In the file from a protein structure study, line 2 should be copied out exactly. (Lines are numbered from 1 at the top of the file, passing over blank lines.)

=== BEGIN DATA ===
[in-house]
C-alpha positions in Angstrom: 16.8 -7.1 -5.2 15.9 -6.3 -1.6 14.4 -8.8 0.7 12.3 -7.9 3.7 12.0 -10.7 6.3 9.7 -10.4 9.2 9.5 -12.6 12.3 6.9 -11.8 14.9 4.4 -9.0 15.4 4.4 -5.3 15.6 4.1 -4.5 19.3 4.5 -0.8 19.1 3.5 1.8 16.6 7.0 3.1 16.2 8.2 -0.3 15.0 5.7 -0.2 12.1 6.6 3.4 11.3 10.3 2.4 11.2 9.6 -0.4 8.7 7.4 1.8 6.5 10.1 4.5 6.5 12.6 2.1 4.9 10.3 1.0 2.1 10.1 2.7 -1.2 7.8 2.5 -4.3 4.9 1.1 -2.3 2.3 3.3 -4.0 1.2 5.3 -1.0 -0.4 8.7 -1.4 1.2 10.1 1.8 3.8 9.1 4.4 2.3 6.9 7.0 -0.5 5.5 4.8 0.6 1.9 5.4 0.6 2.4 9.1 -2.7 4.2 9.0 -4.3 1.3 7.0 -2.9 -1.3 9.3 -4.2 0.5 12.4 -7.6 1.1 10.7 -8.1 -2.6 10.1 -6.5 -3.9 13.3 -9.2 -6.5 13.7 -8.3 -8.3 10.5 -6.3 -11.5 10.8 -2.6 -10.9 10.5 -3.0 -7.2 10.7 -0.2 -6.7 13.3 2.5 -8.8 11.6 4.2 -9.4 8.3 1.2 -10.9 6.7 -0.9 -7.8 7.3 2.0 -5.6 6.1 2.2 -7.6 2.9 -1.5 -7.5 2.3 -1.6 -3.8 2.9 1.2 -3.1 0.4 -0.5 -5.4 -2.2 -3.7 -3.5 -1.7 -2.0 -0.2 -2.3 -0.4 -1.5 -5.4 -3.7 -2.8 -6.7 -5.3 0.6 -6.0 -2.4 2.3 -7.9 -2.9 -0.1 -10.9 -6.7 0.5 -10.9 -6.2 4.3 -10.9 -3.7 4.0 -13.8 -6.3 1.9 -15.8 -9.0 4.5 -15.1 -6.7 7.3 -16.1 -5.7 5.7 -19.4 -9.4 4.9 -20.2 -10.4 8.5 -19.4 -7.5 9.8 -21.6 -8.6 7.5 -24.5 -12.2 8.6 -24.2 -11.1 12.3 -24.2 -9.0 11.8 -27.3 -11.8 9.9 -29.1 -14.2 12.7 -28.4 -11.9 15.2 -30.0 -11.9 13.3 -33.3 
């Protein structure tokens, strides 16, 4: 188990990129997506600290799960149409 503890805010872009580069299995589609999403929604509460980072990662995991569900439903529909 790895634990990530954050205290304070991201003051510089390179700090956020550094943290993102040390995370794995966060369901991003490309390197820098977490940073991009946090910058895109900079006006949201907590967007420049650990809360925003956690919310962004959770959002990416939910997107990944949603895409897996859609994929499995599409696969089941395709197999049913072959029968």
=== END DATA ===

C-alpha positions in Angstrom: 16.8 -7.1 -5.2 15.9 -6.3 -1.6 14.4 -8.8 0.7 12.3 -7.9 3.7 12.0 -10.7 6.3 9.7 -10.4 9.2 9.5 -12.6 12.3 6.9 -11.8 14.9 4.4 -9.0 15.4 4.4 -5.3 15.6 4.1 -4.5 19.3 4.5 -0.8 19.1 3.5 1.8 16.6 7.0 3.1 16.2 8.2 -0.3 15.0 5.7 -0.2 12.1 6.6 3.4 11.3 10.3 2.4 11.2 9.6 -0.4 8.7 7.4 1.8 6.5 10.1 4.5 6.5 12.6 2.1 4.9 10.3 1.0 2.1 10.1 2.7 -1.2 7.8 2.5 -4.3 4.9 1.1 -2.3 2.3 3.3 -4.0 1.2 5.3 -1.0 -0.4 8.7 -1.4 1.2 10.1 1.8 3.8 9.1 4.4 2.3 6.9 7.0 -0.5 5.5 4.8 0.6 1.9 5.4 0.6 2.4 9.1 -2.7 4.2 9.0 -4.3 1.3 7.0 -2.9 -1.3 9.3 -4.2 0.5 12.4 -7.6 1.1 10.7 -8.1 -2.6 10.1 -6.5 -3.9 13.3 -9.2 -6.5 13.7 -8.3 -8.3 10.5 -6.3 -11.5 10.8 -2.6 -10.9 10.5 -3.0 -7.2 10.7 -0.2 -6.7 13.3 2.5 -8.8 11.6 4.2 -9.4 8.3 1.2 -10.9 6.7 -0.9 -7.8 7.3 2.0 -5.6 6.1 2.2 -7.6 2.9 -1.5 -7.5 2.3 -1.6 -3.8 2.9 1.2 -3.1 0.4 -0.5 -5.4 -2.2 -3.7 -3.5 -1.7 -2.0 -0.2 -2.3 -0.4 -1.5 -5.4 -3.7 -2.8 -6.7 -5.3 0.6 -6.0 -2.4 2.3 -7.9 -2.9 -0.1 -10.9 -6.7 0.5 -10.9 -6.2 4.3 -10.9 -3.7 4.0 -13.8 -6.3 1.9 -15.8 -9.0 4.5 -15.1 -6.7 7.3 -16.1 -5.7 5.7 -19.4 -9.4 4.9 -20.2 -10.4 8.5 -19.4 -7.5 9.8 -21.6 -8.6 7.5 -24.5 -12.2 8.6 -24.2 -11.1 12.3 -24.2 -9.0 11.8 -27.3 -11.8 9.9 -29.1 -14.2 12.7 -28.4 -11.9 15.2 -30.0 -11.9 13.3 -33.3 